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NIST Industrial Wireless Systems Testbed

The Industrial Wireless Systems (IWS) Testbed integrates existing and emerging wireless technologies with live physical systems found in factories of all types.  The testbed seeks to merge the physical systems and the radio frequency (RF) environment creating a framework for conducting measurements and test methods that advance the effectiveness, reliability, and security of industrial wireless deployments in factories.  The IWS testbed is indeed a cyberphysical systems testbed as it connects the computing world with the physical world.

The focus of the IWS is to examine the applicability and impacts of existing wireless technologies on factory systems.  As shown in Figure 1, the physical system monitored by sensors connected to wireless communication nodes.  Those sensor signals are routed through an RF Environment Model using an RF channel emulator (RFCE).  The IWS testbed RFCE current supports up to eight (8) physical wireless nodes.  The RFCE creates the electromagnetic properties of the factory.  A controller may then act on sensor signals and send control commands to actuators within the factory.  Through this plant-RF-controller interaction, we study the impacts of wireless on the factory operation.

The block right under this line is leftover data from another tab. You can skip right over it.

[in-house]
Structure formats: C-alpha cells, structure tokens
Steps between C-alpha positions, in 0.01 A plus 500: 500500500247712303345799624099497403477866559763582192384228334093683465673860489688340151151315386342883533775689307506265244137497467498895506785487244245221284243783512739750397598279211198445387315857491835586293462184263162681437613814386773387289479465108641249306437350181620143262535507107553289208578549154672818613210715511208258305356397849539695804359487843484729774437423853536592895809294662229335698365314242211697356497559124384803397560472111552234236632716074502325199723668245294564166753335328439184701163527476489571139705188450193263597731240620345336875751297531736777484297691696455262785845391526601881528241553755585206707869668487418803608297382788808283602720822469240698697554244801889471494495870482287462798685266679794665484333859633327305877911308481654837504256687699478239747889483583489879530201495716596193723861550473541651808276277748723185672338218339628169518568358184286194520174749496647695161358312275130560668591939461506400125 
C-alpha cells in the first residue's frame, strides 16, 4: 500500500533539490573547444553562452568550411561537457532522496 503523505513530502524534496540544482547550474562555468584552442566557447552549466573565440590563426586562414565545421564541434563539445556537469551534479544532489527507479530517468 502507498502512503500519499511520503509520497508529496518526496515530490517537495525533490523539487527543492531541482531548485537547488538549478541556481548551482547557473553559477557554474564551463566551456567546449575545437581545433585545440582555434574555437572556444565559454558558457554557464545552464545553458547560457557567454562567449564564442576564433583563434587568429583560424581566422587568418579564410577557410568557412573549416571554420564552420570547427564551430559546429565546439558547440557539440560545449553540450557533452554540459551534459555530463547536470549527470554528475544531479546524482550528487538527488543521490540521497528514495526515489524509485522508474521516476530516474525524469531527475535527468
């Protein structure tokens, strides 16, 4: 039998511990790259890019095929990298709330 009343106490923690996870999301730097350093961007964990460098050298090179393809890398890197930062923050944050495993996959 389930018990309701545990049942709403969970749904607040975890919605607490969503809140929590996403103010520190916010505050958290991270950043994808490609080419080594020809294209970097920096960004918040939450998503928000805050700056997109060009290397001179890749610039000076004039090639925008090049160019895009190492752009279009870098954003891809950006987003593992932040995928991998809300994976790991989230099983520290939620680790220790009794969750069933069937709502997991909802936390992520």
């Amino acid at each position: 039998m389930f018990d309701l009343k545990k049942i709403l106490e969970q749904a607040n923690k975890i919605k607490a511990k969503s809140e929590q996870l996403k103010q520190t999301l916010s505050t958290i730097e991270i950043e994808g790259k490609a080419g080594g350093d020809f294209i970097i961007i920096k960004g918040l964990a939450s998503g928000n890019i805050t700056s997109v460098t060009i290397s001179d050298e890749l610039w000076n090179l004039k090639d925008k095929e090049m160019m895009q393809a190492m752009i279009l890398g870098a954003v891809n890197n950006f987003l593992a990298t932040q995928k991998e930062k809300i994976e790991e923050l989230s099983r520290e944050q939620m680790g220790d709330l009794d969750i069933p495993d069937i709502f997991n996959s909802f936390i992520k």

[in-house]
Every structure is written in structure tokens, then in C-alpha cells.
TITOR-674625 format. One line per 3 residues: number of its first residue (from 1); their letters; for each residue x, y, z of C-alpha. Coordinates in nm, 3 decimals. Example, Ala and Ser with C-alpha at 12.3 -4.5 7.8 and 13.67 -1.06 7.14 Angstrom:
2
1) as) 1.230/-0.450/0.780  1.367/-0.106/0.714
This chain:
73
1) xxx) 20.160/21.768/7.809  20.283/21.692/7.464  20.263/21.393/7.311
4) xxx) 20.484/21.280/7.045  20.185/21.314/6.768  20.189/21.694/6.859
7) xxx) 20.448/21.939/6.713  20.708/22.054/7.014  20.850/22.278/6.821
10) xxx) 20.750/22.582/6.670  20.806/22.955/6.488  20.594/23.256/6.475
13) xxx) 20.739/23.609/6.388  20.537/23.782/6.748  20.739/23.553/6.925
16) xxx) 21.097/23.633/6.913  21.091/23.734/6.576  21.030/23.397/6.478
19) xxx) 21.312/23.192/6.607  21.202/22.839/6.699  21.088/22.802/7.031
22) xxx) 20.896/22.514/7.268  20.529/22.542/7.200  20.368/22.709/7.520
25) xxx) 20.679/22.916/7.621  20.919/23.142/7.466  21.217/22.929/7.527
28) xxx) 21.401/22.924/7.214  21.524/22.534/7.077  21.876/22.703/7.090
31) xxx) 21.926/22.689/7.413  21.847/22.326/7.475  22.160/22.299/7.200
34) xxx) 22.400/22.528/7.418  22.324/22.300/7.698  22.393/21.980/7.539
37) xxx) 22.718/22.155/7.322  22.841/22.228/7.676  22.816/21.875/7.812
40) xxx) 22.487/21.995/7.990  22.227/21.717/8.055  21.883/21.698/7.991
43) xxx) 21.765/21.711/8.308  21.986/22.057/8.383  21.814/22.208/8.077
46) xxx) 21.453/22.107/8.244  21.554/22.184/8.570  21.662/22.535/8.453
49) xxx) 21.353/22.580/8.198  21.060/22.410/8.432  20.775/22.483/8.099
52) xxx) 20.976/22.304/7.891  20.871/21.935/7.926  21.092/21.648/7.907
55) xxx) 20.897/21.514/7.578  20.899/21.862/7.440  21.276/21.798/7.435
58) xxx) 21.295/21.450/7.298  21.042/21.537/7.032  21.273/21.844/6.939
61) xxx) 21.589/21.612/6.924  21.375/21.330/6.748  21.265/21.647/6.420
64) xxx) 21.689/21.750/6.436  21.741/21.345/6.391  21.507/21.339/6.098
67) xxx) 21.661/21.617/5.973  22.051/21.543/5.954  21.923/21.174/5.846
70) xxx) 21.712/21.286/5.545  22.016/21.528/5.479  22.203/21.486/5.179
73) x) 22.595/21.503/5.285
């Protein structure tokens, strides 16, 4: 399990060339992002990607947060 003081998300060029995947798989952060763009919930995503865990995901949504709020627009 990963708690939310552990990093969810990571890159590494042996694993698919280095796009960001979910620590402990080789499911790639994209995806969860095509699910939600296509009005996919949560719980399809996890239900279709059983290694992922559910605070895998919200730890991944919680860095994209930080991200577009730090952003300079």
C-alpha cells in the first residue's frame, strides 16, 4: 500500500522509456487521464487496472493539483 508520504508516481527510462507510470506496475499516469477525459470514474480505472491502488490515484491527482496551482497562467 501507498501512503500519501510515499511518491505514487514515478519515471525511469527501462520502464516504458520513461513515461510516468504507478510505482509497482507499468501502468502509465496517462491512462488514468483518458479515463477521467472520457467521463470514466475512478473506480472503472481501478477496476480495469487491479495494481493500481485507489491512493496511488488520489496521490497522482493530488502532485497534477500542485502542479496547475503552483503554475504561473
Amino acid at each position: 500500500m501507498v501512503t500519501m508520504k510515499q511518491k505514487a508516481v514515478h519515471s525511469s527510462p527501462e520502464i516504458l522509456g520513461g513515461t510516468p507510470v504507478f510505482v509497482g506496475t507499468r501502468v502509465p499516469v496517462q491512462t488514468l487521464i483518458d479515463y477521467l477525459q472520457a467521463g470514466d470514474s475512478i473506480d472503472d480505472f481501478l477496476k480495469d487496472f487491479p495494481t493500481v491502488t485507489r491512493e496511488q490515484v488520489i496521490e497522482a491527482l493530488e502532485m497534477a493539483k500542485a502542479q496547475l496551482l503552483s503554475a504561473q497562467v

Testbed Concept of Operation

Figure 1.  Testbed Concept of Operation

Construction of the IWS testbed is currently underway.  Shown in Figure 2 are two researchers conducting an experiment on the impacts of wireless technologies on a chemical reactor.  Other systems envisioned include a linear axis force feedback system, a multi-axis gantry system, and a precisely timed sensor actuation system.  The IWS testbed is useful in measuring how information loss and delay affect the performance and control physical characteristics such as position, speed, force, temperature, pressure, and safety.

Industrial Wireless Testbed: Experimenting with a Chemical Factory Scenario

Figure 2.  Industrial Wireless Testbed: Experimenting with a Chemical Factory Scenario

Created May 12, 2017, Updated November 15, 2019